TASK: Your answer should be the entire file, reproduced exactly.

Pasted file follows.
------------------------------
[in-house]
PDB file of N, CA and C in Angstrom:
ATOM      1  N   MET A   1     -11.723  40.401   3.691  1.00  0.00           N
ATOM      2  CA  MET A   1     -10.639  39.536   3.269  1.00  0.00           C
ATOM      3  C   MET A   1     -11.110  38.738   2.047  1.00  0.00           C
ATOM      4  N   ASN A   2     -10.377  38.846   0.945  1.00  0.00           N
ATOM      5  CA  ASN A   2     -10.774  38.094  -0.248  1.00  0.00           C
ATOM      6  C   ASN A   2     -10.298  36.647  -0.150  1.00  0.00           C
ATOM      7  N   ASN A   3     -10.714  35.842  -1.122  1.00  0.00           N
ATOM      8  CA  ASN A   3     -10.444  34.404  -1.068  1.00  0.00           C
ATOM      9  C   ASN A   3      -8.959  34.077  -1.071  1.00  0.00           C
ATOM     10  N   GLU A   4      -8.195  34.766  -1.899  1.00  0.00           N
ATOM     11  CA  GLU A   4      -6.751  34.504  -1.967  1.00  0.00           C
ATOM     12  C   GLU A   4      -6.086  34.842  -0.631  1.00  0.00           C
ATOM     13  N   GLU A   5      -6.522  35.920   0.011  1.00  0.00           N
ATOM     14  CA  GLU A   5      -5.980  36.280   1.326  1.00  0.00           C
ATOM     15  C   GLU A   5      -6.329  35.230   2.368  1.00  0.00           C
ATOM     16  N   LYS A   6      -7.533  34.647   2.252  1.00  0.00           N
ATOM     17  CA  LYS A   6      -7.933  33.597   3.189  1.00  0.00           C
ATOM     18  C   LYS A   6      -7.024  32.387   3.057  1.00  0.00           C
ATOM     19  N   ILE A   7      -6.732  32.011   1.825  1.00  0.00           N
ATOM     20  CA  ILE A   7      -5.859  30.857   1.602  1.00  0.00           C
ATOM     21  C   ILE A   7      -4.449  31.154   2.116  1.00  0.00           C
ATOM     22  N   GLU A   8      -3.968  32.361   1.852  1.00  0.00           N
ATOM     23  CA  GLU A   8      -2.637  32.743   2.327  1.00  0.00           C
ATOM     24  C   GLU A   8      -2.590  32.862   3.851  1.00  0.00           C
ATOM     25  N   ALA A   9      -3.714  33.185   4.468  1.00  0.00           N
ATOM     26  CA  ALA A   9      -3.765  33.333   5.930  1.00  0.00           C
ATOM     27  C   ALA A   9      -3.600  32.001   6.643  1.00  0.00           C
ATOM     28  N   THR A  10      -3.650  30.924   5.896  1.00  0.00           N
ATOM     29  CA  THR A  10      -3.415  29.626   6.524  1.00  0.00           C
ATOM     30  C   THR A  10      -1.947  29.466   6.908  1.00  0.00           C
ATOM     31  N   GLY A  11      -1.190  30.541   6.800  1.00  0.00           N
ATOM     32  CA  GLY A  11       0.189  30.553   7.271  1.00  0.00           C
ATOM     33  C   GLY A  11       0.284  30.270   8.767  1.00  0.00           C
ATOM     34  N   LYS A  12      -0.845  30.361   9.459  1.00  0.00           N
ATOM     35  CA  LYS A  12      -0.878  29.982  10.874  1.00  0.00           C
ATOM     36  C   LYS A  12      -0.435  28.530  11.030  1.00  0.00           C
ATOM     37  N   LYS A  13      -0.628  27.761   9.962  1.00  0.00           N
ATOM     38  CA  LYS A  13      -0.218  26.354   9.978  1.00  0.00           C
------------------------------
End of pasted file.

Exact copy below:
[in-house]
PDB file of N, CA and C in Angstrom:
ATOM      1  N   MET A   1     -11.723  40.401   3.691  1.00  0.00           N
ATOM      2  CA  MET A   1     -10.639  39.536   3.269  1.00  0.00           C
ATOM      3  C   MET A   1     -11.110  38.738   2.047  1.00  0.00           C
ATOM      4  N   ASN A   2     -10.377  38.846   0.945  1.00  0.00           N
ATOM      5  CA  ASN A   2     -10.774  38.094  -0.248  1.00  0.00           C
ATOM      6  C   ASN A   2     -10.298  36.647  -0.150  1.00  0.00           C
ATOM      7  N   ASN A   3     -10.714  35.842  -1.122  1.00  0.00           N
ATOM      8  CA  ASN A   3     -10.444  34.404  -1.068  1.00  0.00           C
ATOM      9  C   ASN A   3      -8.959  34.077  -1.071  1.00  0.00           C
ATOM     10  N   GLU A   4      -8.195  34.766  -1.899  1.00  0.00           N
ATOM     11  CA  GLU A   4      -6.751  34.504  -1.967  1.00  0.00           C
ATOM     12  C   GLU A   4      -6.086  34.842  -0.631  1.00  0.00           C
ATOM     13  N   GLU A   5      -6.522  35.920   0.011  1.00  0.00           N
ATOM     14  CA  GLU A   5      -5.980  36.280   1.326  1.00  0.00           C
ATOM     15  C   GLU A   5      -6.329  35.230   2.368  1.00  0.00           C
ATOM     16  N   LYS A   6      -7.533  34.647   2.252  1.00  0.00           N
ATOM     17  CA  LYS A   6      -7.933  33.597   3.189  1.00  0.00           C
ATOM     18  C   LYS A   6      -7.024  32.387   3.057  1.00  0.00           C
ATOM     19  N   ILE A   7      -6.732  32.011   1.825  1.00  0.00           N
ATOM     20  CA  ILE A   7      -5.859  30.857   1.602  1.00  0.00           C
ATOM     21  C   ILE A   7      -4.449  31.154   2.116  1.00  0.00           C
ATOM     22  N   GLU A   8      -3.968  32.361   1.852  1.00  0.00           N
ATOM     23  CA  GLU A   8      -2.637  32.743   2.327  1.00  0.00           C
ATOM     24  C   GLU A   8      -2.590  32.862   3.851  1.00  0.00           C
ATOM     25  N   ALA A   9      -3.714  33.185   4.468  1.00  0.00           N
ATOM     26  CA  ALA A   9      -3.765  33.333   5.930  1.00  0.00           C
ATOM     27  C   ALA A   9      -3.600  32.001   6.643  1.00  0.00           C
ATOM     28  N   THR A  10      -3.650  30.924   5.896  1.00  0.00           N
ATOM     29  CA  THR A  10      -3.415  29.626   6.524  1.00  0.00           C
ATOM     30  C   THR A  10      -1.947  29.466   6.908  1.00  0.00           C
ATOM     31  N   GLY A  11      -1.190  30.541   6.800  1.00  0.00           N
ATOM     32  CA  GLY A  11       0.189  30.553   7.271  1.00  0.00           C
ATOM     33  C   GLY A  11       0.284  30.270   8.767  1.00  0.00           C
ATOM     34  N   LYS A  12      -0.845  30.361   9.459  1.00  0.00           N
ATOM     35  CA  LYS A  12      -0.878  29.982  10.874  1.00  0.00           C
ATOM     36  C   LYS A  12      -0.435  28.530  11.030  1.00  0.00           C
ATOM     37  N   LYS A  13      -0.628  27.761   9.962  1.00  0.00           N
ATOM     38  CA  LYS A  13      -0.218  26.354   9.978  1.00  0.00           C